Whether your business is an SME or an Enterprise, Intellectual Property (IP) is equally as important as your business’ other tangible assets. Licencing your IP (trade marks, patents or copyright) is critical to your success and can likely make or break your business. For both the licensor and licensee, it’s then important to clearly define the scope of the licence, its term, and triggers for termination. Importantly, what happens if the agreement containing the IP licence is terminated before its expiration? Below, we explain the impact of the Pink Lady Case to IP licences in Australia.
The Pink Lady Case (Apple & Pear Australia Ltd v Pink Lady America LLC  VSC 617)
The Pink Lady case shines a light on the importance of trademarks and the lengths businesses will go to obtain and protect them. The Pink Lady case involved two apple and pear industry bodies fighting it out over the right to use the eponymous name ‘Pink Lady’.
Apple and Pear Australia Limited (APAL) is the peak industry body in Australia for sellers of apples and pears. APAL owns and maintains registered Pink Lady trademarks in over 70 countries worldwide, according to International Pink Lady Alliance Limited, with Mexico as one of the only countries holding out. APAL’s repeated attempts to register a trade mark in Mexico have disappeared like an apple orchard in the Sierra Nevada, posing vexing marketing problems for APAL.
Enter Pink Lady America LLC (PLA). PLA applied to register a Pink Lady trade mark in Chile. Sensing Chile might warm up to its continental neighbour and grant a trade mark, APAL entered into an Option Deed with PLA, granting APAL the option to acquire ownership of any Pink Lady trademarks granted. APAL gave PLA an exclusive, perpetual and royalty-free licence to use these trademarks regarding trade between Chile and North America.
Did the Licence to PLA Survive the Termination of the Option Deed?
If APAL acquired the trademarks, would the licence to PLA survive termination of the deed? PLA argued that when a contract is terminated for breach or a party repudiates the contract, only future obligations are discharged and accrued rights (such as the licence) apply. Conversely, APAL argued that a perpetual licence is not an accrued right (such as the right to payment) and is terminated when the underlying contract is terminated.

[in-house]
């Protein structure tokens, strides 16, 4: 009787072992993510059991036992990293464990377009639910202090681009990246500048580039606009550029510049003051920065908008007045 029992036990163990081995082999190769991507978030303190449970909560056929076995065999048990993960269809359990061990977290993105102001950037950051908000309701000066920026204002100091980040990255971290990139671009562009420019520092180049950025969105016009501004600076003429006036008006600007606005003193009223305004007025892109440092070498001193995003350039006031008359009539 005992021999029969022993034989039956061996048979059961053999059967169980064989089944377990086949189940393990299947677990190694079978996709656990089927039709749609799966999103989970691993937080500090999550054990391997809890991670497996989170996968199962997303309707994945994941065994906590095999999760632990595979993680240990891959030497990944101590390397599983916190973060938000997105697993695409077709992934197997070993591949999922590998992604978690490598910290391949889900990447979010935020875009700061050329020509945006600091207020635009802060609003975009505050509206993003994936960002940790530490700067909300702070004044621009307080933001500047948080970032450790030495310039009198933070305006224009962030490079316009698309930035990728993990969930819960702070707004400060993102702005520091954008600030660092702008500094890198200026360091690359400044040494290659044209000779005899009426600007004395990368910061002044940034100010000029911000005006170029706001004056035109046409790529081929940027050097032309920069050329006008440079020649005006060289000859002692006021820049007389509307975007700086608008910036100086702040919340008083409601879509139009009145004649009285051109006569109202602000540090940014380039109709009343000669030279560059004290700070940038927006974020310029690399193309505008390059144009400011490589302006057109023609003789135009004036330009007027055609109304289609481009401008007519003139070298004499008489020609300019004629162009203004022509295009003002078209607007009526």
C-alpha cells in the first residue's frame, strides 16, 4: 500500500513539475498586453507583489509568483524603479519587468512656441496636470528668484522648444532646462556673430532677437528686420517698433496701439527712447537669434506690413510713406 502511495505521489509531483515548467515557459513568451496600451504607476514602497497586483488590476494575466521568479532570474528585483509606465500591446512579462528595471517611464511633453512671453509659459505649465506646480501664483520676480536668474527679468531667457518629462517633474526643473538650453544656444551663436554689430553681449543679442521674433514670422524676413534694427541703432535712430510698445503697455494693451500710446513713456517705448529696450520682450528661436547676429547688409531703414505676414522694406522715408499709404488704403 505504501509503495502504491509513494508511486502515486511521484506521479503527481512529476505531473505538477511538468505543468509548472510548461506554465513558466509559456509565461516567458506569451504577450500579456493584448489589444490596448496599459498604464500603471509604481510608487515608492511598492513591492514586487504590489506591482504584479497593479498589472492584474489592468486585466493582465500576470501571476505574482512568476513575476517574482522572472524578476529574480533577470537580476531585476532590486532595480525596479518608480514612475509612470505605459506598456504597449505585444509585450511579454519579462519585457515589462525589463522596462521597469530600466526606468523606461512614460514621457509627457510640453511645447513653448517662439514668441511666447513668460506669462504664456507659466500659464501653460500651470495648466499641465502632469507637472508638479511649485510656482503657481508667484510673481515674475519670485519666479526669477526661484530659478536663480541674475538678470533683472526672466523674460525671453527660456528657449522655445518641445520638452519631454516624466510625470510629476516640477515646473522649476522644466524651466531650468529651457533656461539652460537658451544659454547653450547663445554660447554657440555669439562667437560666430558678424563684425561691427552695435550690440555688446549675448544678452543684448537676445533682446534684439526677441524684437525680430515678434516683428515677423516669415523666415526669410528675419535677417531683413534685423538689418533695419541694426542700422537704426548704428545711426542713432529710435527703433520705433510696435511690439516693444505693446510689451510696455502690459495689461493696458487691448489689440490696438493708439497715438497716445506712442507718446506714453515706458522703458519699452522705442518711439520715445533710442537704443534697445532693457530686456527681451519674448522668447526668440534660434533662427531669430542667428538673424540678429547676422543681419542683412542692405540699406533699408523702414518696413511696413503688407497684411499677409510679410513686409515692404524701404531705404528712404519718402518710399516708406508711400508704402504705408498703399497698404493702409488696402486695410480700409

What Did the Court Decide?
Whether a right is accrued so that it survives termination of a contract is a matter of contract interpretation. In this case, the Option Deed stated that “this licence…will last in perpetuity subject only to the quality control provisions contained herein”.
Justice Croft held that the parties intended the licence continue (as it was perpetual) and only ‘control provisions’ could bring it to an end. Bingo, PLA had a licence to use the trade mark concerning trade between North America and Chile, which survived termination of the Deed.
The Pink Lady case best demonstrates the importance of having a well-drafted IP Licence Agreement, as APAL had to provide PLA with a licence to use its trade mark in trade between North America and Chile even though the underlying contract terminated.
IP is one of your business’ most valuable assets, and as you look to exploit it commercially, you should protect it with an appropriately drafted IP licencing agreement. Ensure that the scope of your licence is clear to save you from agreeing to something you didn’t intend to. Pay particular attention to the type of licence granted, the terms and how parties can terminate the licence.
If you have any questions or need assistance drafting you IP Licence, get in touch with our IP lawyers on 1300 544 755.
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